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Demystifying DC - part one

For being our common capitol, there’s probably no place in these United States more misunderstood than Washington DC. These misunderstandings are understandable, since the place seems way too complicated to ever fully comprehend. Like most towns, it never was exactly what it appears to be. Nor has it ever been true to its legend. It’s a mystery to most of the country, and remains somewhat of a mystery to itself.

But it’s a place worth investigating. It runs on more than money. Though money plays a stunningly important role here, abject poverty is commonplace. It also runs on truly remarkable dedication. I know, the media and the more ingenuous politicians have never stopped complaining about the cost, the waste, and the most obvious absurdities of our government, and DC, being the seat of that government, gets unavoidably painted whenever their terribly broad brushes take another swipe. And from the distance across a continent, it pretty much all looks the same.

The real DC turns out to be a deeply contradictory place. The very government founded upon opposition to taxation without representation sits within territory without Congressional representation. The license plates here read “Taxation Without Representation.” A blinking tax clock in front of the DC City Hall, just a short walk along Pennsylvania Avenue from the White House, displays the ever-growing amount of the tax burden borne by the District’s unrepresented citizens.

DC is a Southern city. It’s still generally possible to determine someone’s race by checking their address. Wide swaths seem lilly white. Under gentrification’s pressure, ever narrowing black neighborhoods are displaced to the Maryland suburbs. The Northern Virginia ‘burbs feel like Northern California.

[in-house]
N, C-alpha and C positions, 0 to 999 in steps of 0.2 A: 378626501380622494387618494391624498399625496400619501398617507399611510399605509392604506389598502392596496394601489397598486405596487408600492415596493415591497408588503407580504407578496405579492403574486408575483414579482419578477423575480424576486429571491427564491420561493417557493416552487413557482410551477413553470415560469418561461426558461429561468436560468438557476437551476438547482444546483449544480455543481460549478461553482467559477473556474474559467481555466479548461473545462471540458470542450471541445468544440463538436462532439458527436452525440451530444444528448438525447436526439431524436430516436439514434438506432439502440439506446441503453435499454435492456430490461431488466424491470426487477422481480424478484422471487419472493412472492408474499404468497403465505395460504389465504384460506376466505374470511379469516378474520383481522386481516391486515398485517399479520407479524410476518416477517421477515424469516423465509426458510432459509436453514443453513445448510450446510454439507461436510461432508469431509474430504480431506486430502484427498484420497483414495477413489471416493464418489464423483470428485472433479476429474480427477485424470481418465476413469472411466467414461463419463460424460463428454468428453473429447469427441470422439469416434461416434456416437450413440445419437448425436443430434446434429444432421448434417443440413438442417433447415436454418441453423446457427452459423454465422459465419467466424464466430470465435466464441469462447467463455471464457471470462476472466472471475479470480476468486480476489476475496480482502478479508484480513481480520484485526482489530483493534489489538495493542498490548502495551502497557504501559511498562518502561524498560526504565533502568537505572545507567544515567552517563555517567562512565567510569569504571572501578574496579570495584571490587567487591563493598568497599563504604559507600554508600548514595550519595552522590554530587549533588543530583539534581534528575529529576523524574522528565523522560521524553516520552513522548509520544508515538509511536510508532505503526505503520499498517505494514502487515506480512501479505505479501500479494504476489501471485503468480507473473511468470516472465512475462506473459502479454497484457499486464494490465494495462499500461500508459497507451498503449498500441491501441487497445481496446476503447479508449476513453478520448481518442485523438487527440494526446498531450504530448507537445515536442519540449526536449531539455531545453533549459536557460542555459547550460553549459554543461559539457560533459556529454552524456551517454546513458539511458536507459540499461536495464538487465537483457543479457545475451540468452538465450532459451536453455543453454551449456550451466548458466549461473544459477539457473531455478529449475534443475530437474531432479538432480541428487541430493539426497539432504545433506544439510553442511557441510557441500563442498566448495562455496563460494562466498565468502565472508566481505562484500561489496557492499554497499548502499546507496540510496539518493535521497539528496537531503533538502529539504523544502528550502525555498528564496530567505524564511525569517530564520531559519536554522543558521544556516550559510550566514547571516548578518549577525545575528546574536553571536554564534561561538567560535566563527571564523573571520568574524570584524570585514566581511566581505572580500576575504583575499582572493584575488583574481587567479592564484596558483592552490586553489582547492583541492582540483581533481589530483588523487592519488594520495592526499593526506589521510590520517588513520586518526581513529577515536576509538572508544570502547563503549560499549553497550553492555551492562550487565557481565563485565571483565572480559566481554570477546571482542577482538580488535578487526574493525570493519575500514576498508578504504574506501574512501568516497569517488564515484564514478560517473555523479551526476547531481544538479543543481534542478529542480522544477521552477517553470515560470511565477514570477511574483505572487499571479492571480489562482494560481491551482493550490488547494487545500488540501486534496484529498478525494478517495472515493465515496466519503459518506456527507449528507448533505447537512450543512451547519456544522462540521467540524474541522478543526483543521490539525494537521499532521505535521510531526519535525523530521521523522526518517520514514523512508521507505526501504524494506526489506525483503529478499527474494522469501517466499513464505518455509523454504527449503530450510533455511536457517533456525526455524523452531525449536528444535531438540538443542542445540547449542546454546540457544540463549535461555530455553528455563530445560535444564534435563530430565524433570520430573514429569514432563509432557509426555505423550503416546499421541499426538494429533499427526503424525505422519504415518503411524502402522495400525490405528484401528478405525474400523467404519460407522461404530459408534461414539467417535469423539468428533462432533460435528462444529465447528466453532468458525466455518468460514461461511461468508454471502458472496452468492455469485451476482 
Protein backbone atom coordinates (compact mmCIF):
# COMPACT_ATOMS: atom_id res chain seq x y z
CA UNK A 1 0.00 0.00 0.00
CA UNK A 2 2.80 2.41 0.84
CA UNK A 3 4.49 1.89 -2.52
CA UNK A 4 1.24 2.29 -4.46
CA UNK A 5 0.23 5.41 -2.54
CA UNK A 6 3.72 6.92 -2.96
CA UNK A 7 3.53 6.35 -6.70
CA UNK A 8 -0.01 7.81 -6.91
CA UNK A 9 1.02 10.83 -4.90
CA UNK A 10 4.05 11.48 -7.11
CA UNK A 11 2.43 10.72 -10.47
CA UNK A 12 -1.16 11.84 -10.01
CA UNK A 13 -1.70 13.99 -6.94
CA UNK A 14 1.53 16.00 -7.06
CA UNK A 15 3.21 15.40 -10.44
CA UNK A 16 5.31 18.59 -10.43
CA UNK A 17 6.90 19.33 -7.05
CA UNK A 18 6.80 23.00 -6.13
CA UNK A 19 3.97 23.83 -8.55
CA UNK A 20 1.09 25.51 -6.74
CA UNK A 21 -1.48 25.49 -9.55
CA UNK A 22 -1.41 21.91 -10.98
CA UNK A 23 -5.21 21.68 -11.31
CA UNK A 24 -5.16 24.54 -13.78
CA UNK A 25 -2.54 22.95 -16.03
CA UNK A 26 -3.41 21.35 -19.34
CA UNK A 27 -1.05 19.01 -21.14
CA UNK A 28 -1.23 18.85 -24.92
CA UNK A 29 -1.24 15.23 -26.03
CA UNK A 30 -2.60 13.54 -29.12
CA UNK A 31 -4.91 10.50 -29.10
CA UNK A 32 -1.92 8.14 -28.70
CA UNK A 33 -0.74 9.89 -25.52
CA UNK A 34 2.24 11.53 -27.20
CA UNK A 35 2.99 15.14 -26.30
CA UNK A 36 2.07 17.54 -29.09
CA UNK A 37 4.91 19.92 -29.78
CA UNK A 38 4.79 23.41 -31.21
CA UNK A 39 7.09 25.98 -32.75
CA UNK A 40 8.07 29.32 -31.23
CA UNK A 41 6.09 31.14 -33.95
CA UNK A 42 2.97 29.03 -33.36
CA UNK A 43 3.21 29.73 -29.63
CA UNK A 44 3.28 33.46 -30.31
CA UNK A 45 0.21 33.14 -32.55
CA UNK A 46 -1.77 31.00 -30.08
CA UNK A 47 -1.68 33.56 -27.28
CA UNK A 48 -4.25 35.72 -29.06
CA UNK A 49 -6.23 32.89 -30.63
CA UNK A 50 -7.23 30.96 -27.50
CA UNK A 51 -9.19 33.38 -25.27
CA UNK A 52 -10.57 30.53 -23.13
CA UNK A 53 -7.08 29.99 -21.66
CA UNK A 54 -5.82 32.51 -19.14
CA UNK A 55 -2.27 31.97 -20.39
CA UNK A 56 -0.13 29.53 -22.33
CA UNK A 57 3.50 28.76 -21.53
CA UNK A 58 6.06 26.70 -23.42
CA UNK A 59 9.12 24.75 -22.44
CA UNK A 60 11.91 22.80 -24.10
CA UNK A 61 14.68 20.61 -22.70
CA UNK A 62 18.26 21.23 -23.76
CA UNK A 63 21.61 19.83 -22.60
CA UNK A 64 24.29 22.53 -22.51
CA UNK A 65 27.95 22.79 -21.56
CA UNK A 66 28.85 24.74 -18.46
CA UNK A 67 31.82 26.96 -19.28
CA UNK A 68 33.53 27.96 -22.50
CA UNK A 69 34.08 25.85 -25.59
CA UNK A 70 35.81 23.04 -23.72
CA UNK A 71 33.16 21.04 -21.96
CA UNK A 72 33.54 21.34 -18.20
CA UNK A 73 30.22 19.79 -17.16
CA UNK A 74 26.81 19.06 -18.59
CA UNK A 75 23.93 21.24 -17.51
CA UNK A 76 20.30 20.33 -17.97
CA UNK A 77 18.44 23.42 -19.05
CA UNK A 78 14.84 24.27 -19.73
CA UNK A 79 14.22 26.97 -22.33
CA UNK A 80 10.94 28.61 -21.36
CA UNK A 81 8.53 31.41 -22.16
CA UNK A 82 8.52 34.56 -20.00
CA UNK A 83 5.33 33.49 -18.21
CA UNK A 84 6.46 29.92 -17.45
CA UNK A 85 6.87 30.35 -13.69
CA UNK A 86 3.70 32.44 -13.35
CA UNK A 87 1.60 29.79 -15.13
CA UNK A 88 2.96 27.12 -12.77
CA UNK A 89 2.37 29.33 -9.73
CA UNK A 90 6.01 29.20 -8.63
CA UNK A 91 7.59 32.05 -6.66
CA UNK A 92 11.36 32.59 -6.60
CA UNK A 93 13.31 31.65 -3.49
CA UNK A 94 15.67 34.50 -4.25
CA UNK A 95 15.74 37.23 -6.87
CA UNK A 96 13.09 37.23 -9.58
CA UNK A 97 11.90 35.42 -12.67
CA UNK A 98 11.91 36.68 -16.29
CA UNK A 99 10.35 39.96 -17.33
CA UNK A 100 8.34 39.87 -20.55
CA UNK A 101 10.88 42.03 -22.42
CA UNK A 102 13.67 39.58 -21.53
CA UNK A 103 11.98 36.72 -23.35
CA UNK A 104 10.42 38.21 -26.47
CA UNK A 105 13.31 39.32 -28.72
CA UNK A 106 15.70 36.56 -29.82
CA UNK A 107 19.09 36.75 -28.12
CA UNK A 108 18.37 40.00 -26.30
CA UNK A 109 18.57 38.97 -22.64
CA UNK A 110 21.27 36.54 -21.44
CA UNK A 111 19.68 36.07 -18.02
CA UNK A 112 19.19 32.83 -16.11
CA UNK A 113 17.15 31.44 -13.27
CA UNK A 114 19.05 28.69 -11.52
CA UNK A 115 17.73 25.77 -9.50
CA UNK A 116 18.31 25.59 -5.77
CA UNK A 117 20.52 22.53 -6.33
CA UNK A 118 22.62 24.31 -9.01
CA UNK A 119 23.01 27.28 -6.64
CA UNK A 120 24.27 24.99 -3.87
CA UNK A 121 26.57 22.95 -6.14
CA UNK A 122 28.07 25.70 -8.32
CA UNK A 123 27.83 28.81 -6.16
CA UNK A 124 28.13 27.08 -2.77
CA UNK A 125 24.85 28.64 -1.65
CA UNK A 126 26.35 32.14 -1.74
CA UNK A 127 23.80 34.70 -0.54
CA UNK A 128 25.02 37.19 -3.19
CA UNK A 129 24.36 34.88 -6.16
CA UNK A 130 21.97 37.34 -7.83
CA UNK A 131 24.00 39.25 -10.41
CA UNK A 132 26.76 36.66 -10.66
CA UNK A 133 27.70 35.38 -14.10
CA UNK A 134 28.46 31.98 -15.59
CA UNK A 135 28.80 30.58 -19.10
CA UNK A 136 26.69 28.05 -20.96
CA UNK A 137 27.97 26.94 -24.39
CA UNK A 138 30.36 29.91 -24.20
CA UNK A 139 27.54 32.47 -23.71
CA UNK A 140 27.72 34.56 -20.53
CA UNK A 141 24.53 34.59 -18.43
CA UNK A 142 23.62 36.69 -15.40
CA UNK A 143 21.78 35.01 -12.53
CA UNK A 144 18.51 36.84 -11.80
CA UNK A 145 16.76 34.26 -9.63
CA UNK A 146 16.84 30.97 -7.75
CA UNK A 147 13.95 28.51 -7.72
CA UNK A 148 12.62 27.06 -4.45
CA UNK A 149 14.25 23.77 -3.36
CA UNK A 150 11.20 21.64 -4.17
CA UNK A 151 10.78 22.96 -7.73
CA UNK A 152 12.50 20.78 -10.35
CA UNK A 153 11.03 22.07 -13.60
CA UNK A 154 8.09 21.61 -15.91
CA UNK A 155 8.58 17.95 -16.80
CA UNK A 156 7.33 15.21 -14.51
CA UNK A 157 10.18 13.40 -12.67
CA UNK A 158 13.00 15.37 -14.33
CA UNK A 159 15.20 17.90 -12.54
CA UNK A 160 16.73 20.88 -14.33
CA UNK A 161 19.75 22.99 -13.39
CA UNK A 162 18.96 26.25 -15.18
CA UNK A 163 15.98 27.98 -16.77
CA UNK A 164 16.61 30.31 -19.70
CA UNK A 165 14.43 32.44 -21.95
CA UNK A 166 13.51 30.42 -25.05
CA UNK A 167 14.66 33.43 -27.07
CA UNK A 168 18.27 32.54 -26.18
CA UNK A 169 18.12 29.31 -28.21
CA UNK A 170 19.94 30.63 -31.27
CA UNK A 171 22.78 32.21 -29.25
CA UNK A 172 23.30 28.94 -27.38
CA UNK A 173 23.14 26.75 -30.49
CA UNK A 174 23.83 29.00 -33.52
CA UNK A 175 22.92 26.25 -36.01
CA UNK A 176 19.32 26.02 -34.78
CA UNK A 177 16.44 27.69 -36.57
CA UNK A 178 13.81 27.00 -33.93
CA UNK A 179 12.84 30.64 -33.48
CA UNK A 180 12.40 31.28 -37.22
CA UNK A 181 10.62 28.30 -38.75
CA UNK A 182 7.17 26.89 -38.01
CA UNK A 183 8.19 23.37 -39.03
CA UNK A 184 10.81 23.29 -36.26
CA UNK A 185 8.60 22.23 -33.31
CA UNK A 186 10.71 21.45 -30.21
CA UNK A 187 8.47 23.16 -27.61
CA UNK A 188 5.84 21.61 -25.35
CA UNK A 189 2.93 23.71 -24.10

My wife Amy and I, and over a hundred and sixty five thousand other new-comers, moved here last year, further over-burdening an already inadequate infrastructure. Normal morning rush ‘hour’ lasts at least three hours. Evening rush extends well past eight. Many face commutes of over an hour each way on the eight lane parking lot known as The Beltway. Tens of thousands daily cram themselves onto the Metro. Getting from here to there always presents uncomfortable choices.

DC is a small town with broad shoulders. It contains more mausoleum-looking buildings than any equally-sized American city. It has no skyscrapers, since by Federal law, no structure can stand higher than the Capitol dome. DC suffers from an inferiority complex. It’s no New York, no Boston, no San Francisco. It’s, as the old saying claims, good enough for government work, but nobody seems to believe that government work is nearly as good as it actually is; and needs to be. DC is America’s idiot step child, living under constant suspicious scrutiny.

There are probably more smart people here than in any similarly-sized place on Earth, though they sometimes seem to out-smart themselves. PhDs are common as gravel. Ivy League grad student pay as much as thirty thousand a year to gain work experience as interns. Attorneys, scientists, and, with the economic downturn, even MBAs cut their professional teeth gnawing on DC’s bones. A common complement overheard here: You’re really smart; delivered just as if smart was the height of human accomplishment.